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Collins v. Baucom

United States District Court, D. Maryland

July 11, 2019

JAQUONE LAKEEM COLLINS, #353-719, Plaintiff


          Paul W. Grimm, United States District Judge.

         Plaintiff Jaquone Lakeem Collins, representing himself in this suit, is an inmate at North Branch Correctional Institution ("NBCI"). He has filed a Complaint seeking money damages[2] and asserting civil rights violations under 42 U.S.C. § 1983 by prison health care provider Wexford Health Sources, Inc. ("Wexford") and Wexford employees Mahboob Ashraf, M.D.; Robustiano Barrera, M.D.; nurse practitioner Peggy Mahler; and registered nurses Stacie Mast and Jennifer D. VanPelt (the "Medical Defendants").[3] Essentially, he claims the Medical Defendants violated the Eighth Amendment by disregarding his complaints of a painful inguinal hernia[4] for two years before he was provided corrective surgery. The Complaint also names various state employees: Dr. Sharon L. Baucom, chief medical director for the Department of Public Safety and Correctional Services ("DPSCS"); Richard J. Graham, Jr., warden of Western Correctional Institution ("WCI"); former DPSCS Commissioner Dayena M. Corcoran; and Dr. Adaora Odunza, DPSCS's director of nursing (collectively, the "State Defendants"). Collins asserts that Baucom failed to implement training concerning treatment of hernias; that Graham failed to personally address Collins's grievances concerning the problem and instead delegated investigation of the matter to an assistant warden who denied the administrative remedy procedure ("ARP") grievance; that Corcoran dismissed Collins's appeal of the ARP; and that Odunza did not implement new "ghost policies" concerning the timely treatment of hernias. See Compl. 5-6. Collins states his complaints of pain received little or no response, specifically noting that during his July 1, 2017 visit with a registered nurse he was told to submit another sick call slip to address his hernia pain with another provider. See Id. at 3. Collins also claims that he was seen by Defendant Barrera on July 10, 2017, and that Barrera ignored his complaint of pain, stating "he had somewhere to be." Id.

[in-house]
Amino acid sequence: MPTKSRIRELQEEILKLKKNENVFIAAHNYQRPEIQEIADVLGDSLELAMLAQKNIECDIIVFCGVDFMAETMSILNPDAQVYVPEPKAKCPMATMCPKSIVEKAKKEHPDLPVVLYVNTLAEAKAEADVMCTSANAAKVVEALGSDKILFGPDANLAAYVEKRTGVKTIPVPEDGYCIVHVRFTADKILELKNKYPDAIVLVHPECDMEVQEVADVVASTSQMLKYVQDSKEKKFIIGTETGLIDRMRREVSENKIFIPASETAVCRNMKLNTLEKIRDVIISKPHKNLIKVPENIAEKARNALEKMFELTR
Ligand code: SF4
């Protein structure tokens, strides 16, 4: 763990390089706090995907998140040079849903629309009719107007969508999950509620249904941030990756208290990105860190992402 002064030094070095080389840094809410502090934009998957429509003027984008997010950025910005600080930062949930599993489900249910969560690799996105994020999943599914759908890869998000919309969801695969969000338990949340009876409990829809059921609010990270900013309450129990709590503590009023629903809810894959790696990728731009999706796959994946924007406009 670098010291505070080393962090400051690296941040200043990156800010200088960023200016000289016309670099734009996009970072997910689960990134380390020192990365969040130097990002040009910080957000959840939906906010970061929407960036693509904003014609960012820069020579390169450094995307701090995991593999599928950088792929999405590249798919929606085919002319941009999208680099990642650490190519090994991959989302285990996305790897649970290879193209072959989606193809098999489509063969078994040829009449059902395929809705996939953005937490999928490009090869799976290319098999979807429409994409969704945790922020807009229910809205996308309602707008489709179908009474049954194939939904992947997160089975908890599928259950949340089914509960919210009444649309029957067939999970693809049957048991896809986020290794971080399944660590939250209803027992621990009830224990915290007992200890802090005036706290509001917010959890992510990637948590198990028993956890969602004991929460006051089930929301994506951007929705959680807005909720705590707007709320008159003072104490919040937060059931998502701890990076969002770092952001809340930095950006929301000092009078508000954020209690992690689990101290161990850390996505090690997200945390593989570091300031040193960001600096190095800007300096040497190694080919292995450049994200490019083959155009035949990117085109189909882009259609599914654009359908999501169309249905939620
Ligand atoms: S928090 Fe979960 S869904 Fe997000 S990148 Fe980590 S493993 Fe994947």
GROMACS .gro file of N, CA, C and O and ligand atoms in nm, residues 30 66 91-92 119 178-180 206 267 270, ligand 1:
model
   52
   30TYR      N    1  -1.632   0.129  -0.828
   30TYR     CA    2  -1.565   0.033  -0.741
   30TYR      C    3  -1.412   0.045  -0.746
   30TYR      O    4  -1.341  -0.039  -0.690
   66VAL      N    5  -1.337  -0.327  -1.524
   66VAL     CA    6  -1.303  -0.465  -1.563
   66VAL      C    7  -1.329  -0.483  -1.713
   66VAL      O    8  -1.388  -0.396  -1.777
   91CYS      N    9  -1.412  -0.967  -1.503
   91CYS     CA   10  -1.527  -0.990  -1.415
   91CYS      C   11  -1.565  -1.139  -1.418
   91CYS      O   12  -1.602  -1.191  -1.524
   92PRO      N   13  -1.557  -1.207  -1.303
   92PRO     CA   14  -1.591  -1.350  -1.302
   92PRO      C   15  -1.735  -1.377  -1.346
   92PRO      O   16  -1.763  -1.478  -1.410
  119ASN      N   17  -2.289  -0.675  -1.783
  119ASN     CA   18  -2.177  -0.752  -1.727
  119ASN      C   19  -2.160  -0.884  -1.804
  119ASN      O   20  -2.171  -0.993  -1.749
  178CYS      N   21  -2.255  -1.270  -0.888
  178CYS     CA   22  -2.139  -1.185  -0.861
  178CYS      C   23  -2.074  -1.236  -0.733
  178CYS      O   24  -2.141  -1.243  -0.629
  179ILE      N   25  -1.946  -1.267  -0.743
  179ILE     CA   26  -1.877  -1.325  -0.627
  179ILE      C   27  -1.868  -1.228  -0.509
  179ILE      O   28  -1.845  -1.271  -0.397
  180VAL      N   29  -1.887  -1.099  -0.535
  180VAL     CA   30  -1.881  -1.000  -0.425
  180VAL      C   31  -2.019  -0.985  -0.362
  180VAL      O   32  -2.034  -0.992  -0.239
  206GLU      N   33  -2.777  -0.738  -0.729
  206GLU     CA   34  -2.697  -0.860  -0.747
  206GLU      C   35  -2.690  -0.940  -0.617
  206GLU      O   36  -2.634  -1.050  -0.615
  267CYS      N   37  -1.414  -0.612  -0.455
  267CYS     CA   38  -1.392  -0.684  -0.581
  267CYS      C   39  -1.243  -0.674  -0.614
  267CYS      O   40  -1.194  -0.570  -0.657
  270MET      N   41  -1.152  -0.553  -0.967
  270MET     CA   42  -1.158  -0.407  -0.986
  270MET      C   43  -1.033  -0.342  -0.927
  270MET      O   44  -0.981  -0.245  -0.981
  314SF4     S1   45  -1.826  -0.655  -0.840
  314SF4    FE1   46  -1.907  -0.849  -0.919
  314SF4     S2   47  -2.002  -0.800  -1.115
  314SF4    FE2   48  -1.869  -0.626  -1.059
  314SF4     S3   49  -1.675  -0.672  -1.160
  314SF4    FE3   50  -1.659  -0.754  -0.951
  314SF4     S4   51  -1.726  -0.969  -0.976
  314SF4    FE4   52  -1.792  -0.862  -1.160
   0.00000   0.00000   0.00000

In response to the Complaint, both the Medical Defendants and the State Defendants have filed motions to dismiss or, alternatively, for summary judgment, ECF Nos. 22, 29, accompanied by affidavits and exhibits. Collins was advised of his right to respond and oppose the dispositive motions (ECF Nos. 23, 30) and has done so, ECF Nos. 27, 35, prompting a reply filed by the Medical Defendants (ECF no. 28).[5]